The Quest for More Engaging History Instruction

Ultimately, fostering each student’s curiosity and sense of agency leads to habits of mind that support lifelong learning and civic engagement—and it is never a bad outcome when mastering required curriculum is exciting and fun. Teachers are also happily about the ease with which games can be tied into curriculum and standards and used to enliven content delivery and assessments while maintaining academic rigor. They are also committed to taking the lesson back to their colleagues—teachers teaching teachers, to make learning more dynamic throughout their schools.

– The Woodrow Wilson Foundation’s Stephanie J. Hull, writing about the importance of gaming in social studies instruction in The “Great Game” of Teaching History for GettingSmart.

From Opting Out to Opting In

While the testing opt-out movement is incredibly hot, and is now credited with being far better organized this year, Eduflack gets personally frustrated with those parents who are opting their kids out of testing to make a political point. Forget the impact it might have on their school district, their school, or even their child’s personal education. It seems its is far better to “damn the man” and amplify the urban legends about those dreaded “high-stakes tests.”

Such a position may not come as a surprise from someone who has long advocated for the Common Core, for stronger state tests, and for greater accountability. But it may be a shock that Eduflack was an opt-out parent during the 2014-15 school year. We did so for very personal and real reasons, that I wrote about for Education Post. And now we are opting back in, with that same child taking the PARCC last year after sitting it out the previous.

As I opine:

Yes, this opt-out parent is now opting his child back in.

The reasons for this are simple. Our son has worked very hard over the last year and a half, and it is important for his teachers and his parents to see how he is progressing. PARCC is the best tool available to know where our son falls when it comes to fourth-graders in his school, our state and across the country. And it helps his fifth-grade teacher best know the knowledge and skills he is coming in with next school year.

His IEP is not an excuse, it was merely a new compass. It is also not an opt-out from accountability.

A week into the 2016 PARCC and I can report that both of my kiddos are proclaiming that the state test is “easy.” No stress. No vomiting on keyboards. No emotional breakdowns in the computer lab. Just another test in the course of regular quizzes, tests, and assignments the average elementary school student experiences.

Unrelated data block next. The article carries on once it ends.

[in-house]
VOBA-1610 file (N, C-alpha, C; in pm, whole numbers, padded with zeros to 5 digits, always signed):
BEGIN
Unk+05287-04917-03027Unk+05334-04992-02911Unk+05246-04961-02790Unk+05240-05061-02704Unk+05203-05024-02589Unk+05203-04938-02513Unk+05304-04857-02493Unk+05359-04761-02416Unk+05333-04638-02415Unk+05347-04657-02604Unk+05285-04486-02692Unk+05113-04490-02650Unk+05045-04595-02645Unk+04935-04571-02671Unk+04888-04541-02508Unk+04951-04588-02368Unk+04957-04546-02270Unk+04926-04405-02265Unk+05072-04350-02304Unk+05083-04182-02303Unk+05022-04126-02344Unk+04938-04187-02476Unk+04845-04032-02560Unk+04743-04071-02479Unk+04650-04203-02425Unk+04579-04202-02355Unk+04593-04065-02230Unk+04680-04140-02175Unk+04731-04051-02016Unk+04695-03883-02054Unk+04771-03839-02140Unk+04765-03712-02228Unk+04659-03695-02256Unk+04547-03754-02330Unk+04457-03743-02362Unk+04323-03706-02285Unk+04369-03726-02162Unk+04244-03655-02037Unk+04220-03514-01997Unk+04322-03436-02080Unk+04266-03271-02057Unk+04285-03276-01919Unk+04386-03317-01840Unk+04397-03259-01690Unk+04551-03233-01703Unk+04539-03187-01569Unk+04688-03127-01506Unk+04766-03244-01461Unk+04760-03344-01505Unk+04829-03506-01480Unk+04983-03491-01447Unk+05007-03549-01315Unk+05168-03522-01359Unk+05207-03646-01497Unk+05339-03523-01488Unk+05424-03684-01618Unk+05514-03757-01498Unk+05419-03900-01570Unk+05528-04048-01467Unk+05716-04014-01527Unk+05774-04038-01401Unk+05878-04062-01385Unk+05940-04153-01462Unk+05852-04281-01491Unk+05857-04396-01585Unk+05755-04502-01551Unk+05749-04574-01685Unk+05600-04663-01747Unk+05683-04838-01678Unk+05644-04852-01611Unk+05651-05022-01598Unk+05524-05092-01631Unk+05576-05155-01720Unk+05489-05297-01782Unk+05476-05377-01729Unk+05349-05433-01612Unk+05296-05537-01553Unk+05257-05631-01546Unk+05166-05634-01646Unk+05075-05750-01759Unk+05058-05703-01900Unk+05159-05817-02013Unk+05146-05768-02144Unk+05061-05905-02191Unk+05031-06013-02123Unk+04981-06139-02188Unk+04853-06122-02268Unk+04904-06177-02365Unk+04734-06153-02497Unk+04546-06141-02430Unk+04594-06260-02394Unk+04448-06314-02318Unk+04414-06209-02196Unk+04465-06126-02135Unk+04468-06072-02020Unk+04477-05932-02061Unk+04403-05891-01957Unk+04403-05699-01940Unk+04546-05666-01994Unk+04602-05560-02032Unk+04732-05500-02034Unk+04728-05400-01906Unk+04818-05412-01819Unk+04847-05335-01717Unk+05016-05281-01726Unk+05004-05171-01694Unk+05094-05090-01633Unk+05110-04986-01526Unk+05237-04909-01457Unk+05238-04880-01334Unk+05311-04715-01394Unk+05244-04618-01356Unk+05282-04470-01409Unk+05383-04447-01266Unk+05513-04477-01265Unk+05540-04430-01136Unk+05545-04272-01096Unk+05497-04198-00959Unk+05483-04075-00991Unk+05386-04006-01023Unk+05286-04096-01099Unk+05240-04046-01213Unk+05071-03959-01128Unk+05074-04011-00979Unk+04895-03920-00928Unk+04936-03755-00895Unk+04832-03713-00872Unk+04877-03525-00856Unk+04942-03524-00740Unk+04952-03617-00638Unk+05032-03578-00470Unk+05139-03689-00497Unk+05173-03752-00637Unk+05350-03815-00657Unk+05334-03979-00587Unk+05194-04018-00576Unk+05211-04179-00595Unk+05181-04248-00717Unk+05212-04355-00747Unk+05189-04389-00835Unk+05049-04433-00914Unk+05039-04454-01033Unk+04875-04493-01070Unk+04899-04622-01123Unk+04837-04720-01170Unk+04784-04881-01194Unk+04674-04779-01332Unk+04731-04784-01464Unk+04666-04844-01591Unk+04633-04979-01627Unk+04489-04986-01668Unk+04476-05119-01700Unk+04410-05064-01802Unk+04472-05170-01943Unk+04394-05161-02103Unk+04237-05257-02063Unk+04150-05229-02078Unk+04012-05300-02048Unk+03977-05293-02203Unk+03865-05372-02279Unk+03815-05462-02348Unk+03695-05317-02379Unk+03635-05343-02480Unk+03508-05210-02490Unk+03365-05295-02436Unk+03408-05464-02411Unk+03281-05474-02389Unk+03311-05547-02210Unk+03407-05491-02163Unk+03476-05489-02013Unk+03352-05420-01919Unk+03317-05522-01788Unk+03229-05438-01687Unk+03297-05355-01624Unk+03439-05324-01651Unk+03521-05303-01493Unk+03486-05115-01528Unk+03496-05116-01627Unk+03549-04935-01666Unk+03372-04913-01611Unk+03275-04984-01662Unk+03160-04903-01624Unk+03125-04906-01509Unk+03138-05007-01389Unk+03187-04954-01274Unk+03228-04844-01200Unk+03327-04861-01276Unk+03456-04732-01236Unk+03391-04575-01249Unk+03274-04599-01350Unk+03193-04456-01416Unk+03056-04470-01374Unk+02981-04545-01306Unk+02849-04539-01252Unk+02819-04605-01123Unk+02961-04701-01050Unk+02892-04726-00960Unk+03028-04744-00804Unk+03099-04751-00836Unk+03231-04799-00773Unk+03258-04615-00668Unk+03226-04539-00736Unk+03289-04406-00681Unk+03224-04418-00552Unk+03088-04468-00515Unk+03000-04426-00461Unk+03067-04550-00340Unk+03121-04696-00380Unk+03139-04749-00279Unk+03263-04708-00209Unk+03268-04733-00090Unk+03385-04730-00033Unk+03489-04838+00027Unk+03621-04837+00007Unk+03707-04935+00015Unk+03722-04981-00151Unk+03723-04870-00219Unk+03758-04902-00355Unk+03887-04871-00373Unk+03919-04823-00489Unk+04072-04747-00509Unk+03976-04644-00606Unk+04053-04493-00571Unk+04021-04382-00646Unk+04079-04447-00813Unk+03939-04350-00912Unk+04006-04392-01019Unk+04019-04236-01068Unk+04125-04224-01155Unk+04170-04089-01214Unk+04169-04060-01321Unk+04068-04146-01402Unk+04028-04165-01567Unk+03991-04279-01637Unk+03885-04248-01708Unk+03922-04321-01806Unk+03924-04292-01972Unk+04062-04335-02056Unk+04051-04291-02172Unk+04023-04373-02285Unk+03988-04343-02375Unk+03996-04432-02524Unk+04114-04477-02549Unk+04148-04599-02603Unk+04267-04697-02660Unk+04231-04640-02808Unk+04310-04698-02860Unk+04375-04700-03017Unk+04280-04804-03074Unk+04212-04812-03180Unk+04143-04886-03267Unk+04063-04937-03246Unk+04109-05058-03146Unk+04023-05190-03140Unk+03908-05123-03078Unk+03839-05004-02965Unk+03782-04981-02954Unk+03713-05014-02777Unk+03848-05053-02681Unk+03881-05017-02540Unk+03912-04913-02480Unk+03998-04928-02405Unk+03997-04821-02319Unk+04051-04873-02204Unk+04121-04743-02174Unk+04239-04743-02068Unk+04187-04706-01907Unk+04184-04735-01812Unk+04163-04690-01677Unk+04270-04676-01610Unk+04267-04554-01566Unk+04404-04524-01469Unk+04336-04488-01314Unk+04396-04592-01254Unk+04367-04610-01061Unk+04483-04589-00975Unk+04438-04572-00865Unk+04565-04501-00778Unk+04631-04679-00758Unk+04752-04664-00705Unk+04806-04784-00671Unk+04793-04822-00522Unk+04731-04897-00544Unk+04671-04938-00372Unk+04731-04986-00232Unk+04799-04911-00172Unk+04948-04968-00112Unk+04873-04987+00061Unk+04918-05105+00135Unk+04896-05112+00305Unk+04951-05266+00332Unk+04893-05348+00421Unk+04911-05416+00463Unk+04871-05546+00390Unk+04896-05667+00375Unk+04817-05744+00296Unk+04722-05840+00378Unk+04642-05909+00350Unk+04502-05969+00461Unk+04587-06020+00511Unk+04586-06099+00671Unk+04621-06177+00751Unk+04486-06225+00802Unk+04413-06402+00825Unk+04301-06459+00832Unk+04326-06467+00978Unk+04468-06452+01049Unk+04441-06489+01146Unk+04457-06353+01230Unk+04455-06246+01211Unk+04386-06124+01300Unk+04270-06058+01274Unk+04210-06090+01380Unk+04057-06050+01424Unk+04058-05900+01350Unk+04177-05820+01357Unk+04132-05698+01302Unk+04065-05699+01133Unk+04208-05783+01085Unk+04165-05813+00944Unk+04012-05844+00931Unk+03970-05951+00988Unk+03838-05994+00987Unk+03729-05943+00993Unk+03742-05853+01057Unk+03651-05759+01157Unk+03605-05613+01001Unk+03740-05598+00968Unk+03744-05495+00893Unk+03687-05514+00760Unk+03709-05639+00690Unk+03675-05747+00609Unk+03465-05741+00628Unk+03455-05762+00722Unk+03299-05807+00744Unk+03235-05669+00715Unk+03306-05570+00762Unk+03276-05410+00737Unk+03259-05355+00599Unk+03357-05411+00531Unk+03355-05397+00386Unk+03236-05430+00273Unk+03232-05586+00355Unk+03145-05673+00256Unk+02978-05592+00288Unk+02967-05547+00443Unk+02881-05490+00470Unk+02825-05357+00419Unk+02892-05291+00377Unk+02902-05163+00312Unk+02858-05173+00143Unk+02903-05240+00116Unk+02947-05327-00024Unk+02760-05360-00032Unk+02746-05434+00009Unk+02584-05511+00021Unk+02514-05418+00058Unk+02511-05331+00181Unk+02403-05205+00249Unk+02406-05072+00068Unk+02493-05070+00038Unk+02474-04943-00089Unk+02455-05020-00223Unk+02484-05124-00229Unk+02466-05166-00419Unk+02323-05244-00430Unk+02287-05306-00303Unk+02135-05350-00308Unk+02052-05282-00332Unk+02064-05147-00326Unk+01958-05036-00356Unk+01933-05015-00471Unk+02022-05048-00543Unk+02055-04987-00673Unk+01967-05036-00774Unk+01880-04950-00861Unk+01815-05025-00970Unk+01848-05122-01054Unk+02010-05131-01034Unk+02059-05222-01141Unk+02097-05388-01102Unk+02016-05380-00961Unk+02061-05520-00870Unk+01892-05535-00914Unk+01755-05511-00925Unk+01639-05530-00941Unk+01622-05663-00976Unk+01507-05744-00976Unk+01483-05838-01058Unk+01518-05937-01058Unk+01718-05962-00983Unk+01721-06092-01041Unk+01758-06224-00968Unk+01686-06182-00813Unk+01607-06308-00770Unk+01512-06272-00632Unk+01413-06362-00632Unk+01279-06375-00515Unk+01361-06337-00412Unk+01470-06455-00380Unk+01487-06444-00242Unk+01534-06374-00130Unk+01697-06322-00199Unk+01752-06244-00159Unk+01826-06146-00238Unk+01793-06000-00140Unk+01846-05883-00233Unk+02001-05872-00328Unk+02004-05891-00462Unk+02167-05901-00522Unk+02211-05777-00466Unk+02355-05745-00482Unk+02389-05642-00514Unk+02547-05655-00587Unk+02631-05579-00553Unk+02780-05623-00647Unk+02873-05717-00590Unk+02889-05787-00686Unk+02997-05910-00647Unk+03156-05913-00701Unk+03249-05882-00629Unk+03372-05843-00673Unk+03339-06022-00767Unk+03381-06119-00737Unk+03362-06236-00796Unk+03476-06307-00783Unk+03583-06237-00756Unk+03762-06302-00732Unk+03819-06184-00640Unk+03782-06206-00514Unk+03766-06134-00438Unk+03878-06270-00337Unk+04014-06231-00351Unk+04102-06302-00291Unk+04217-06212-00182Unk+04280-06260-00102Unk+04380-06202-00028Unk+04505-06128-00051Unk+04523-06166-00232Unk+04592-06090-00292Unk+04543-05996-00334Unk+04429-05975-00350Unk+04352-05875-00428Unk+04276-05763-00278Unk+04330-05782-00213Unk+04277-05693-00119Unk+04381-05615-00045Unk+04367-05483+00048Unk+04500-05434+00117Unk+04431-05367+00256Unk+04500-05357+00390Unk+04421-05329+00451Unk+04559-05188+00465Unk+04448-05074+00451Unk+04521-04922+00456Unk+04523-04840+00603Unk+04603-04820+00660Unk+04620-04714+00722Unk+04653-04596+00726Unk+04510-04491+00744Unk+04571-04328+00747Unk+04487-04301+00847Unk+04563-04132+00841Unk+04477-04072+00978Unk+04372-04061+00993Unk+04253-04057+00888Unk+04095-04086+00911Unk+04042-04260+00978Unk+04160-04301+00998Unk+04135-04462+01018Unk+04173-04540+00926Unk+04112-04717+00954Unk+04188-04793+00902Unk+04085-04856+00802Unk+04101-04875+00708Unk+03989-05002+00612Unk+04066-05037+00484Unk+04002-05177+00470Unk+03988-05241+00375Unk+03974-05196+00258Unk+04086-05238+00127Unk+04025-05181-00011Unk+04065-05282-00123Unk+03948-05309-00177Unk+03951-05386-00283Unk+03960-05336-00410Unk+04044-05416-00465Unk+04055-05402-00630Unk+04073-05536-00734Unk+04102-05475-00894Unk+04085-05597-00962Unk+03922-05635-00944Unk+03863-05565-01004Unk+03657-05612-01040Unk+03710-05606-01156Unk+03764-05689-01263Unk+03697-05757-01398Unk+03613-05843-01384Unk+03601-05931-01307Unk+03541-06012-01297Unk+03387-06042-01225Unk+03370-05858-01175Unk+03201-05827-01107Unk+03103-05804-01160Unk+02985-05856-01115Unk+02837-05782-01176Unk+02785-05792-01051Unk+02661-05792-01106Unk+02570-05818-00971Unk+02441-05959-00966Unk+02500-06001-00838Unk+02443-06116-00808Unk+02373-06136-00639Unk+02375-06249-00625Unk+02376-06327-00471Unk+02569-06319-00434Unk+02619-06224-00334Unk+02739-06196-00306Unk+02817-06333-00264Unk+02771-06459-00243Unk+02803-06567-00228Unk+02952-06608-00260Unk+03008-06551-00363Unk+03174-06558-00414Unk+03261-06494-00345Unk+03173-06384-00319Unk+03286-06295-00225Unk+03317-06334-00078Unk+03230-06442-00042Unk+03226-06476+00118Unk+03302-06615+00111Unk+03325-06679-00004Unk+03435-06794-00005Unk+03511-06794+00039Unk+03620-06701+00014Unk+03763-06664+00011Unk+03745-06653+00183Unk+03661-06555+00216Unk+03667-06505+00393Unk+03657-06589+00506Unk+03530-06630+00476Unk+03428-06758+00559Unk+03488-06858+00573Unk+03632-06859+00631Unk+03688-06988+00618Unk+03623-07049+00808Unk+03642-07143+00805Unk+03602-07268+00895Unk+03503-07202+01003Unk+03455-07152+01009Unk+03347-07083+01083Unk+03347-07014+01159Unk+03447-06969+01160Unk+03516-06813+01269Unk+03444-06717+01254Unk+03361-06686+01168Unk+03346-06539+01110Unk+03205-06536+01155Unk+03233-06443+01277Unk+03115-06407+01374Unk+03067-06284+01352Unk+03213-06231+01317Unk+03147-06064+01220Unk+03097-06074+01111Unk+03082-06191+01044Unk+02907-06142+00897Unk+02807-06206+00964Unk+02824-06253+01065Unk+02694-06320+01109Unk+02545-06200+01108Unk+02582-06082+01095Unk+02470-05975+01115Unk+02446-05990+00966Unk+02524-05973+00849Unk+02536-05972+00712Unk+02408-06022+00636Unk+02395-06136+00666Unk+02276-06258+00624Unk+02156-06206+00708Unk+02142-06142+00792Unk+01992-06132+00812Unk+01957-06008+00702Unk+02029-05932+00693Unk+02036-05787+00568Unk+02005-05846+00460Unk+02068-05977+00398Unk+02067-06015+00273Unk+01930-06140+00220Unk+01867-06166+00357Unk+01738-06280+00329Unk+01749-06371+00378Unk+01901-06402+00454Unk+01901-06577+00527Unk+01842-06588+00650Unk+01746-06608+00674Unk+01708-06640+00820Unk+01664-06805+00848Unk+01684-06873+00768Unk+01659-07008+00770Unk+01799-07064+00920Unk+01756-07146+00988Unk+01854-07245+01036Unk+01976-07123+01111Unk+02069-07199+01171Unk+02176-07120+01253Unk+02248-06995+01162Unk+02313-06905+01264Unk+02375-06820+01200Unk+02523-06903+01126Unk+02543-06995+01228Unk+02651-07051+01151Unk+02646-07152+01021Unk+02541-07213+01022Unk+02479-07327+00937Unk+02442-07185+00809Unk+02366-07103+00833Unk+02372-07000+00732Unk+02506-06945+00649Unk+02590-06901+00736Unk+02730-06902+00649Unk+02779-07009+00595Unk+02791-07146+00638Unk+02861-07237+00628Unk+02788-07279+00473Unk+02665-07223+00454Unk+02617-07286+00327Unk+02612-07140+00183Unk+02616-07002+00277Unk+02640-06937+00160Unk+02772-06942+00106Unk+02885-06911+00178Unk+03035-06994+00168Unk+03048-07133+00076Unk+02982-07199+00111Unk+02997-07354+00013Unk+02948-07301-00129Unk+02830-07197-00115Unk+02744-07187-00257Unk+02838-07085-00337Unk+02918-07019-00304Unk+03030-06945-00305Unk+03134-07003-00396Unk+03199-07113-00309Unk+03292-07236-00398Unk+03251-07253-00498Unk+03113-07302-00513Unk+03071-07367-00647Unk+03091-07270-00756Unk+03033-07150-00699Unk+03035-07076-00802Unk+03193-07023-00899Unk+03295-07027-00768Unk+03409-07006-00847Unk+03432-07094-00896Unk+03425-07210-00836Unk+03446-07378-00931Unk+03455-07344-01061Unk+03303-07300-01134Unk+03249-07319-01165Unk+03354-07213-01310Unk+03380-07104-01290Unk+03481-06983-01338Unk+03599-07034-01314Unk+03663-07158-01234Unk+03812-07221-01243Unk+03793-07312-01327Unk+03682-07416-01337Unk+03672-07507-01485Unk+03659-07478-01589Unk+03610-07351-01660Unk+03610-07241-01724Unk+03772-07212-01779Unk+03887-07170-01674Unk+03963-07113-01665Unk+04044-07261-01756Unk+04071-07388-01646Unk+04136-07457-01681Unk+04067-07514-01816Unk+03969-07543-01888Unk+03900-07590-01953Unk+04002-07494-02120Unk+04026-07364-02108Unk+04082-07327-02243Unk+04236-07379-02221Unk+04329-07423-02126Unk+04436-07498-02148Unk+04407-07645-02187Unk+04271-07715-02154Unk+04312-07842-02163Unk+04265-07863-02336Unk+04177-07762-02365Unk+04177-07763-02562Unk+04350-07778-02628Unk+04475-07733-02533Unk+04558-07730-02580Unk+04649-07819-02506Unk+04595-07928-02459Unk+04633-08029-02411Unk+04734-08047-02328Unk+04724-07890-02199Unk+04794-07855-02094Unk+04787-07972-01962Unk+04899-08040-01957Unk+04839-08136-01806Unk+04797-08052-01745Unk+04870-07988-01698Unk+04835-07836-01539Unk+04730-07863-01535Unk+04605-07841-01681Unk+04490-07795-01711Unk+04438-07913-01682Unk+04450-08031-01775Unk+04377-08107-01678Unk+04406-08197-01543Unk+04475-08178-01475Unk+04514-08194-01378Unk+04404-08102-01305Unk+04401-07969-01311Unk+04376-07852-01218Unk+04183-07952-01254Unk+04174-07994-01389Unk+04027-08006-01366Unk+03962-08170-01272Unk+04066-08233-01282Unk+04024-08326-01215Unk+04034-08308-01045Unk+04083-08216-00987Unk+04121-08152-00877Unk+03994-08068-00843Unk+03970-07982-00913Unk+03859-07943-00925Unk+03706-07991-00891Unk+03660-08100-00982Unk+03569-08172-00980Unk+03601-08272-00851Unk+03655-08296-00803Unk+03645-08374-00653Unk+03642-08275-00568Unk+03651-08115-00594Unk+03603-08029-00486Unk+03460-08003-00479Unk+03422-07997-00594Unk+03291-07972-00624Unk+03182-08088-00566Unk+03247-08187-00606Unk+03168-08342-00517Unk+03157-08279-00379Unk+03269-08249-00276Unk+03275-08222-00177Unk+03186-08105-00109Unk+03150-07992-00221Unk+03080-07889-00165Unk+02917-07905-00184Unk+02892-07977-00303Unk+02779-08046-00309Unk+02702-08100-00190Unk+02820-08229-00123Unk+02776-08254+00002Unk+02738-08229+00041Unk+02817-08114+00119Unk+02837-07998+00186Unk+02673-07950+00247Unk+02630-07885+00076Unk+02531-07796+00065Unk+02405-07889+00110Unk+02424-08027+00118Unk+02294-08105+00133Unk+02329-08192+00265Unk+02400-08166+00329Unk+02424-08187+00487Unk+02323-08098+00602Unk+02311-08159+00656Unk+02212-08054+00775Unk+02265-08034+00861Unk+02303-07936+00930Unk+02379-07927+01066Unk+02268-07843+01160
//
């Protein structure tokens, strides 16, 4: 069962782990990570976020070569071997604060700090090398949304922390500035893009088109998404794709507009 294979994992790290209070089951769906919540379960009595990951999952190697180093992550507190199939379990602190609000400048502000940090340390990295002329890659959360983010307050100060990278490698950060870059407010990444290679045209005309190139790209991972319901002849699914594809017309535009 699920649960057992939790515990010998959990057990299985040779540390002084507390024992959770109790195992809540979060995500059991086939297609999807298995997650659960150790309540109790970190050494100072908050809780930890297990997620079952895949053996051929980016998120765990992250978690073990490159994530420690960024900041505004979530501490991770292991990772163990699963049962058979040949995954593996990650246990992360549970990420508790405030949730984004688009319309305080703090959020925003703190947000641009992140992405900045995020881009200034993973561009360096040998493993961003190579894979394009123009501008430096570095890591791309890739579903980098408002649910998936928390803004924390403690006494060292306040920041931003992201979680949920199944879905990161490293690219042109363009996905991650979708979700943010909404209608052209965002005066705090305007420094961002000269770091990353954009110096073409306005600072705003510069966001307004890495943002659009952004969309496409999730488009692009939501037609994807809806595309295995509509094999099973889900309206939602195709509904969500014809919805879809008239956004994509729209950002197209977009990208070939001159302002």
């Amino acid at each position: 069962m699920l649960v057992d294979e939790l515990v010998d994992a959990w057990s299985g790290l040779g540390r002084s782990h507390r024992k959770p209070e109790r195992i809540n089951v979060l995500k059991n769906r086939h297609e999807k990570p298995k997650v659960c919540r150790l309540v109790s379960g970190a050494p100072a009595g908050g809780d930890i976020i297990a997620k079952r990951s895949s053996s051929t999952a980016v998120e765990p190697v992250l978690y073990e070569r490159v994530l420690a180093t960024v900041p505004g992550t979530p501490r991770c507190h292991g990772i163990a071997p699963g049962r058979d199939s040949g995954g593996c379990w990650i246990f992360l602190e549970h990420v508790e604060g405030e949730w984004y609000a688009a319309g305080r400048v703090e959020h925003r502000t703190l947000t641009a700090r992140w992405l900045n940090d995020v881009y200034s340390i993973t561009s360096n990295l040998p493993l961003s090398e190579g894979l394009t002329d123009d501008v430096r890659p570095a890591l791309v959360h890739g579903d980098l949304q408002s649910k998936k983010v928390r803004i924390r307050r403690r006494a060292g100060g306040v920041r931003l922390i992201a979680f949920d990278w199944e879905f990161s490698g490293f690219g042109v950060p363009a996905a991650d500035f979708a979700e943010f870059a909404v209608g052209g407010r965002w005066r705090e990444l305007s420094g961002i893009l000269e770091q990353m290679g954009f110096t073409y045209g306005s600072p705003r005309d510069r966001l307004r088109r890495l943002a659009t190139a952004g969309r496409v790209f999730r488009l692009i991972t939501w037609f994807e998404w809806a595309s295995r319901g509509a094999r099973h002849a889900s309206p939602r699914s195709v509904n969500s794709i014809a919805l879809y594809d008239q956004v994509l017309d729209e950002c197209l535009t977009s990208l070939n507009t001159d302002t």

Give the piece a read. Let me know what you think. Just don’t opt out of reading it.

 

 

Gaming and the #CommonCore

As the urban legend goes, educators are provided little flexibility when it comes to teaching the Common Core State Standards. Those who don’t quite understand what the standards are assume it comes with a proscribed curriculum, one that teachers must follow to the very letter.

But in classrooms across the country, we see educators empowered with the flexibility to do what makes sense in teaching the Common Core to their students. With learning as the ultimate goal, how one gets there isn’t as important as the final destination.

On Common Core Radio this week, LFA’s Cheryl Scott Williams and I speak with Rebecca Rufo-Tepper of the Institute of Play. In this segment, Dr. Rufo-Tepper discusses how educators are using gaming to help students learn the key tenets of Common Core, and do so successfully.

It’s definitely worth the listen. We are seeing more and more how gaming can be a tremendously effective tool in 21st century teaching. Using it to relay Common Core lessons to students is no different.

 

 

 

“I’d Like to Give the World a Phone …”

Loyal readers of Eduflack know two things. First, I am passionate about education technology and its ability to transform the learning process for students. Second, I am a proud adoptive father, and never miss the opportunity to talk about (or write, as one can read in my book, Dadprovement) our family’s experiences bringing our children home from Guatemala.

For most who have no idea, last month Guatemala elected a new president, as elections were coming up and the previously elected president is currently sitting in a jail cell. I won’t go into the politics of the nation, the military, non-military rule that is prevalent, or any other such things. Let’s just say a new president was elected. His previous career was as an actor. And his famous role was playing a moron who gets elected president (yes, you can’t make this up).

Guatemalan President Jimmy Morales earned more than two-thirds of the vote in an October runoff. He now sits in the big chair in Guatemala City. And one of his first official actions was to make some new education policy.

As background, Guatemala is an incredibly poor country (so much so that citizens sneak into Mexico illegally to do the unwanted jobs there). Education is not compulsory. Far too many of the nation’s citizens receive no formal education, whether it be because of access or finances or cultural prioritization.

So how do we address this? One could start with strong early childhood education programs. There are countless other ways to begin, most of which cost money. So President Morales decided he would think outside the box?

His plan? Free cell phones for all students. He’d pay for it by letting all of the cellphone companies paint their logos on school walls, assuming they donate the phones to the kids in question.